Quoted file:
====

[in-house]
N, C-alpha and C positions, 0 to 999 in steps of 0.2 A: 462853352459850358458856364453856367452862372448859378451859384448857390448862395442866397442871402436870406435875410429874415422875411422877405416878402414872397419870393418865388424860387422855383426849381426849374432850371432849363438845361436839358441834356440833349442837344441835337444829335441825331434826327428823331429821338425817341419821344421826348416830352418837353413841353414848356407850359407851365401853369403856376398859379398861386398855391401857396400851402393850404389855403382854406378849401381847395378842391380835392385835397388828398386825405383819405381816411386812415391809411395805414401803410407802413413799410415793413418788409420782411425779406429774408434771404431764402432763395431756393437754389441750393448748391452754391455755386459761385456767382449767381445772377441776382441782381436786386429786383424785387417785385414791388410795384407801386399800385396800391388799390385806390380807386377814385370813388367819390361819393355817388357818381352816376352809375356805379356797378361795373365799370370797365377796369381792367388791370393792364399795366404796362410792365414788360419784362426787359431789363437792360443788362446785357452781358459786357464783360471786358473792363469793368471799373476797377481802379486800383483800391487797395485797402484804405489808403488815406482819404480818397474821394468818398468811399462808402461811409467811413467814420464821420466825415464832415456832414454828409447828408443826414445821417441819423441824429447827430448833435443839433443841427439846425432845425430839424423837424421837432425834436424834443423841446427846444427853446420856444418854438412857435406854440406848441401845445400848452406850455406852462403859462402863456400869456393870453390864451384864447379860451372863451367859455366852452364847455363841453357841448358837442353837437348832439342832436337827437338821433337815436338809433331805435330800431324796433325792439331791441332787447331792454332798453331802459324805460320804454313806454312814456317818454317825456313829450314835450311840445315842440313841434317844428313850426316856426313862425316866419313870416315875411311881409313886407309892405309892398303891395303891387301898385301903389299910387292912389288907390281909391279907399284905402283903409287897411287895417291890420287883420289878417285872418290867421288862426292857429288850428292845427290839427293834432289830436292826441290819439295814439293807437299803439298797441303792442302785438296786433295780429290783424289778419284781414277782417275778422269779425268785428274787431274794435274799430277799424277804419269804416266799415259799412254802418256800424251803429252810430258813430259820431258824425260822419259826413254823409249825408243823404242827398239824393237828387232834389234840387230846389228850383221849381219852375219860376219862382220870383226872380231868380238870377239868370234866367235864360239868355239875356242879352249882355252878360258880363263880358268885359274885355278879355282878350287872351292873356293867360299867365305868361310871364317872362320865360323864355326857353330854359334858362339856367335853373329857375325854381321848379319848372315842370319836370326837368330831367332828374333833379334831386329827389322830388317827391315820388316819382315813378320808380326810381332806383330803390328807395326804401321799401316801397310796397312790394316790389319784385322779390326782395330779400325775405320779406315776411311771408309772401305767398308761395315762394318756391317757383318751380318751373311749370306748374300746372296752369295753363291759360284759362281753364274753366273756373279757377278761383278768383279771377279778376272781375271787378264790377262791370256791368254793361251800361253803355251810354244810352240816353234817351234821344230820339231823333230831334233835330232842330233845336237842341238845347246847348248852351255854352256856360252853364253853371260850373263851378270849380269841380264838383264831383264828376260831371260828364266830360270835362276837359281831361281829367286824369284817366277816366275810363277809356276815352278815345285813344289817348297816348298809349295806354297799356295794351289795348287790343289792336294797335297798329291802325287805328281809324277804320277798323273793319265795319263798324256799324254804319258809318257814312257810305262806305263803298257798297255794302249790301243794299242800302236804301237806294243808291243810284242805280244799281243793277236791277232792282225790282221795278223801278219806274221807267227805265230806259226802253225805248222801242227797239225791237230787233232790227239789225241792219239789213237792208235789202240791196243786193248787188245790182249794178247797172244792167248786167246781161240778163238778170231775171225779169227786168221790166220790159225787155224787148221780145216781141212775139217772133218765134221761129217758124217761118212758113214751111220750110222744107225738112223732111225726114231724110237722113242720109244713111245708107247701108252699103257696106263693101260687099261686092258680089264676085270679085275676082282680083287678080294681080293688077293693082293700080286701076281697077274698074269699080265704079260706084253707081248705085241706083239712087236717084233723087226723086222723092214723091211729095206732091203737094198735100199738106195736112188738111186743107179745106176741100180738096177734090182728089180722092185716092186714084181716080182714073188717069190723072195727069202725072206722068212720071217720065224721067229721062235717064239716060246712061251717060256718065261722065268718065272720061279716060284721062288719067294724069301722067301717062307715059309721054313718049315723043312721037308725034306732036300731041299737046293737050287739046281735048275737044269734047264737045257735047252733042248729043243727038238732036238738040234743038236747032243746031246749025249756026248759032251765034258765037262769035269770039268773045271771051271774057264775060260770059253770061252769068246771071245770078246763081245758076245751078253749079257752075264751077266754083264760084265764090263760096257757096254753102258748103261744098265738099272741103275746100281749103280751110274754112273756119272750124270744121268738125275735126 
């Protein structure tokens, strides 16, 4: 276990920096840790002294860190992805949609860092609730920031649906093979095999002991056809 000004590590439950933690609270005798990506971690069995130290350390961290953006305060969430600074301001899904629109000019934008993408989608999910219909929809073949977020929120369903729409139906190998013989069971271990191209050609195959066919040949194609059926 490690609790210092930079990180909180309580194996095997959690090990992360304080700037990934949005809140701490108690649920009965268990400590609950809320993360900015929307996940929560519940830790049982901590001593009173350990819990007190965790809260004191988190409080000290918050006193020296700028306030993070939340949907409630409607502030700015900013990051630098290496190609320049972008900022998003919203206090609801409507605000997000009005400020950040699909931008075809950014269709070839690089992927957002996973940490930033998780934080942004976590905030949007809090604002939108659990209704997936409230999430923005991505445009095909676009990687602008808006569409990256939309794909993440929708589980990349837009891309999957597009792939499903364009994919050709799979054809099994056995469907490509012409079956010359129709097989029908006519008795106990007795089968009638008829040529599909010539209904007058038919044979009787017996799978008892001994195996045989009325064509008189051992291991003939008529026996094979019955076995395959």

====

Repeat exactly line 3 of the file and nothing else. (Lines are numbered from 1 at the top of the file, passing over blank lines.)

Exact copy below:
């Protein structure tokens, strides 16, 4: 276990920096840790002294860190992805949609860092609730920031649906093979095999002991056809 000004590590439950933690609270005798990506971690069995130290350390961290953006305060969430600074301001899904629109000019934008993408989608999910219909929809073949977020929120369903729409139906190998013989069971271990191209050609195959066919040949194609059926 490690609790210092930079990180909180309580194996095997959690090990992360304080700037990934949005809140701490108690649920009965268990400590609950809320993360900015929307996940929560519940830790049982901590001593009173350990819990007190965790809260004191988190409080000290918050006193020296700028306030993070939340949907409630409607502030700015900013990051630098290496190609320049972008900022998003919203206090609801409507605000997000009005400020950040699909931008075809950014269709070839690089992927957002996973940490930033998780934080942004976590905030949007809090604002939108659990209704997936409230999430923005991505445009095909676009990687602008808006569409990256939309794909993440929708589980990349837009891309999957597009792939499903364009994919050709799979054809099994056995469907490509012409079956010359129709097989029908006519008795106990007795089968009638008829040529599909010539209904007058038919044979009787017996799978008892001994195996045989009325064509008189051992291991003939008529026996094979019955076995395959």